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U.S. Sen. Rand Paul brought a message of inclusiveness to the birthplace of secession this week, telling a packed crowd at a fundraiser for U.S. Rep. Mick Mulvaney (R-South Carolina) that the Republican Party must expand its ideological borders in order to survive.

“We have to find a way to bring these new people into the party,” the prospective presidential candidate said, referring to the growing nexus of fiscally conservative, socially moderate independents.

“I’m not talking about changing our principles,” Paul added.  “I’m not talking about changing our values.  I’m talking about changing the way we talk about them – and in some cases changing who we talk to.”

Paul wasn’t just referring to people of different ideologies, either … something Mulvaney alluded to in his remarks introducing the Senator.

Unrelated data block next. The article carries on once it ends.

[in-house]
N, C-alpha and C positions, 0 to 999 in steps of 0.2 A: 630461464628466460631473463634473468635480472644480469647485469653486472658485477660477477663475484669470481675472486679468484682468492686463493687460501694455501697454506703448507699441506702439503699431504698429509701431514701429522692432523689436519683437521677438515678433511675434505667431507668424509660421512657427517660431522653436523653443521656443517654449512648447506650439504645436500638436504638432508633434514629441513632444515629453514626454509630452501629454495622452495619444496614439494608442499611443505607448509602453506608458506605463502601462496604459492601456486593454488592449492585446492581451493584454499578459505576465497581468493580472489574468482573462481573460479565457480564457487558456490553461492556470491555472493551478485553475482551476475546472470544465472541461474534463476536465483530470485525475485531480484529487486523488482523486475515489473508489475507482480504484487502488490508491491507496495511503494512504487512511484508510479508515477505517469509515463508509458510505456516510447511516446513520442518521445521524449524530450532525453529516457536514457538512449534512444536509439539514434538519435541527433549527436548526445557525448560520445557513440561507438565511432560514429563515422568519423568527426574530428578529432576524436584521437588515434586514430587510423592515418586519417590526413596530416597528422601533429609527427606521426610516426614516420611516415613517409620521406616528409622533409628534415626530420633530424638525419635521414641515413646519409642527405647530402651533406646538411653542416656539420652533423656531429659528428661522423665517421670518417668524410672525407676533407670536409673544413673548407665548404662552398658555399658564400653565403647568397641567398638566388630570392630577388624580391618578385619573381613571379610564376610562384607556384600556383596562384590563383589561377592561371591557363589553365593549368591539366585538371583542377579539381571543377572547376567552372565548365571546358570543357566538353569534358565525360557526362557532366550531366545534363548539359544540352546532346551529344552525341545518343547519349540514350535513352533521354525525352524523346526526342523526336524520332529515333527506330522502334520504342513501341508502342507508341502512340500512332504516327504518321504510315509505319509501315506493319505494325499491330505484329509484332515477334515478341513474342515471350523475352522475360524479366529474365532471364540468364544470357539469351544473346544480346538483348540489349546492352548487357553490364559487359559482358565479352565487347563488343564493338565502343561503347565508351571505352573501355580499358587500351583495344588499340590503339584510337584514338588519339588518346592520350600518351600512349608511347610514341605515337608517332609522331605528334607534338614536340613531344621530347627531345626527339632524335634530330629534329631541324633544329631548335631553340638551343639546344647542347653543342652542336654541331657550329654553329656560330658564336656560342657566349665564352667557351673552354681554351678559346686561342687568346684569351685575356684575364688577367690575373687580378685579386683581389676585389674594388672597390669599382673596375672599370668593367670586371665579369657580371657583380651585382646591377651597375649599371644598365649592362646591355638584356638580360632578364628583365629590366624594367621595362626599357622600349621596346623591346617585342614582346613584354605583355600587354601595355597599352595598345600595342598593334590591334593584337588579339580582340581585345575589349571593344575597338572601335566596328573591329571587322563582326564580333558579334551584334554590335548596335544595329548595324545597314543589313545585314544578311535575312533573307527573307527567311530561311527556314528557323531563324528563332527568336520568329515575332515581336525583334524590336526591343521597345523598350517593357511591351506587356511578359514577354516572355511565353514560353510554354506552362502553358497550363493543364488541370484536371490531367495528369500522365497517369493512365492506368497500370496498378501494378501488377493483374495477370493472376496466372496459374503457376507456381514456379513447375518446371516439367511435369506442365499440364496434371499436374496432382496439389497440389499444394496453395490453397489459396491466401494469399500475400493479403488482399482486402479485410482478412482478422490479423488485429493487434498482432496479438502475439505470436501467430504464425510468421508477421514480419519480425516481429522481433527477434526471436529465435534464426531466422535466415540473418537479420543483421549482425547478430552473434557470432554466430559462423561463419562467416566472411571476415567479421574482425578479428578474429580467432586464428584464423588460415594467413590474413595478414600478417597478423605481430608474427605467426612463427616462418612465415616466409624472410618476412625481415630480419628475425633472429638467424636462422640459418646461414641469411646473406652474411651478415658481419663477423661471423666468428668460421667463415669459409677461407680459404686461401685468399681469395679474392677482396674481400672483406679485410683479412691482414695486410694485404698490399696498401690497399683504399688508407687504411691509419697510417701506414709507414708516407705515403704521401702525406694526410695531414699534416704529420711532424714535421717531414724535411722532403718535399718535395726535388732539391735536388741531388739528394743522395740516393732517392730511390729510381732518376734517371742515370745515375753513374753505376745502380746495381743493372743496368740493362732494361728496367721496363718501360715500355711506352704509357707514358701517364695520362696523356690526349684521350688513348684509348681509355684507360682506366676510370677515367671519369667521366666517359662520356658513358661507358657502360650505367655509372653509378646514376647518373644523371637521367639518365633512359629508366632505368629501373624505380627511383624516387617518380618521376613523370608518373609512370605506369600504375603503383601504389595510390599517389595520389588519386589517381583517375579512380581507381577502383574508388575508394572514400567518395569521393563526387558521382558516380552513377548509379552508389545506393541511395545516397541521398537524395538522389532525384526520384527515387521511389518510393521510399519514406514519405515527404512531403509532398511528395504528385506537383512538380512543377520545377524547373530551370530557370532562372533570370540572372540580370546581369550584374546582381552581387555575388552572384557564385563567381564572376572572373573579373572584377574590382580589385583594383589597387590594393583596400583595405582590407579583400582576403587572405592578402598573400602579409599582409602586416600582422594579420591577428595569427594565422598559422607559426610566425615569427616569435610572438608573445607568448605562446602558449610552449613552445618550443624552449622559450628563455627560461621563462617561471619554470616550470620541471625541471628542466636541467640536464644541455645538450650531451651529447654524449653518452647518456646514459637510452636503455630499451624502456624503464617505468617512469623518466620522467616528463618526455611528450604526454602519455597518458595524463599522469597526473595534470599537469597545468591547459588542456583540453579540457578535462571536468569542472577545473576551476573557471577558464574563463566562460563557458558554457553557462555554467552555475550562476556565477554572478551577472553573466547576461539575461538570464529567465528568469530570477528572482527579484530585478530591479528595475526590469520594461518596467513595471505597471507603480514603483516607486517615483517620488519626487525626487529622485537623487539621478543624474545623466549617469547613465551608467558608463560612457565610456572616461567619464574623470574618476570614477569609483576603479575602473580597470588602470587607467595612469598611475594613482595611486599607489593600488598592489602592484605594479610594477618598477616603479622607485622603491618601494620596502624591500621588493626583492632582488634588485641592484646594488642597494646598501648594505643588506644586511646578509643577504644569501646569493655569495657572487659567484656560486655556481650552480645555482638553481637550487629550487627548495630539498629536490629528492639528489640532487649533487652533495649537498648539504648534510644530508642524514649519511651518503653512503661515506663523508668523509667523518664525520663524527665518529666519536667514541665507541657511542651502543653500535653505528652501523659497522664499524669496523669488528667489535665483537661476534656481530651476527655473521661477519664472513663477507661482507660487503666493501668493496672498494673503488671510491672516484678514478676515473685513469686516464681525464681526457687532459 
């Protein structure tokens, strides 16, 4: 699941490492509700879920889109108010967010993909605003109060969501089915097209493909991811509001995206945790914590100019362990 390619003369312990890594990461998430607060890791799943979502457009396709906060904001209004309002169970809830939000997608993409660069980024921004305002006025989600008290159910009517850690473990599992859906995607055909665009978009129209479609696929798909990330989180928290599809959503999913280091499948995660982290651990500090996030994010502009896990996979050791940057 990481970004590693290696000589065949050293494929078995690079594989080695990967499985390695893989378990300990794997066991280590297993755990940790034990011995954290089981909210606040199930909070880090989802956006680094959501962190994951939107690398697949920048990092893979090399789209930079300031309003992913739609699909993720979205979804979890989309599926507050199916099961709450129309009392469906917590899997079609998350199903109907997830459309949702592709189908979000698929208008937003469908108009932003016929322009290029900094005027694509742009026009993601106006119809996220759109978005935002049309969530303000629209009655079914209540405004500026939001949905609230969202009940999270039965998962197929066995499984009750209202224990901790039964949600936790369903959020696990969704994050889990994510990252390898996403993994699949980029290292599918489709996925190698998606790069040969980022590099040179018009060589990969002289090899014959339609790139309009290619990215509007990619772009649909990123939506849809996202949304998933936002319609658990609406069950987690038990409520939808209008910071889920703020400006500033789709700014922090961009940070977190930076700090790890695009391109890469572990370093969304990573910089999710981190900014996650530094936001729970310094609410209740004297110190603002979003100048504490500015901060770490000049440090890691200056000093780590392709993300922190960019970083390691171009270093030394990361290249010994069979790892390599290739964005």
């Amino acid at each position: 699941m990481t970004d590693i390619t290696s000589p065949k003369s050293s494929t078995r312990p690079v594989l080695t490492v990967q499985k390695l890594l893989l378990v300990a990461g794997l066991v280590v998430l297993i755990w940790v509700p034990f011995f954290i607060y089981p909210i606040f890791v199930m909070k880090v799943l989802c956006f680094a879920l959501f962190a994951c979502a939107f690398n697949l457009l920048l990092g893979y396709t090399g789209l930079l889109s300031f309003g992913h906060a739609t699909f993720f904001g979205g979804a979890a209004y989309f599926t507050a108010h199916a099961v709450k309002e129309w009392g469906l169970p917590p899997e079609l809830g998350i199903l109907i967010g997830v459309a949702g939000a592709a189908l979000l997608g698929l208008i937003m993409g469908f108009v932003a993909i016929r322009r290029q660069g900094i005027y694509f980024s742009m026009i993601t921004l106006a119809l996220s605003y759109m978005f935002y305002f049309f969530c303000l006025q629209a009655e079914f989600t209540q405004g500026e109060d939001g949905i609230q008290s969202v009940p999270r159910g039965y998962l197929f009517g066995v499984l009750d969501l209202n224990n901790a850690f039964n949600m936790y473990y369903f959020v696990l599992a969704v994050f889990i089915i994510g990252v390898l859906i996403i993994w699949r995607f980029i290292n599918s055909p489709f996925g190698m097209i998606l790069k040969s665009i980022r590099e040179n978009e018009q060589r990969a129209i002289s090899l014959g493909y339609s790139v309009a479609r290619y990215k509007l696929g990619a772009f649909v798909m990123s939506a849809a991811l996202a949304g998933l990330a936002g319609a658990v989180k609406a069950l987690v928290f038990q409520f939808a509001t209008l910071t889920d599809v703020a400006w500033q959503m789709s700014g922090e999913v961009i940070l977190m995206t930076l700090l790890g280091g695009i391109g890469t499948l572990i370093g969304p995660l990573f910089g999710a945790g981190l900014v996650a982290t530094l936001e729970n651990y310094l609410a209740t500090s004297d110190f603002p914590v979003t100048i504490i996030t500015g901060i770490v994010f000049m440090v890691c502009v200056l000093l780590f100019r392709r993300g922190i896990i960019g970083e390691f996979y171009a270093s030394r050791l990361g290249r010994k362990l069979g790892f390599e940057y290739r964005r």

“If we don’t talk to gays, blacks and atheists, someone else will,” Mulvaney said.  “And that someone else isn’t going to tell them what we really believe.”

During a question-and-answer session following the event, Paul was asked whether a GOP message of inclusiveness would ever be able to compete with the Democrats’ message of free money.

“The message has to be there’s no free lunch,” Paul said, arguing that free money ultimately places an affirmative obligation on taxpayers and reduces the purchasing power of all consumers.

“The value of your money shrinks,” Paul said.

Mulvaney chimed in on the question, too, saying “you’ve got to count on people’s ability to figure it out for themselves.”

Paul endorsed Mulvaney’s bid for a third term in the U.S. House, and nearly 400 supporters came out to Laurel Creek’s Magnolia Room – owned by S.C. Rep. Ralph Norman – to raise money for Mulvaney’s reelection.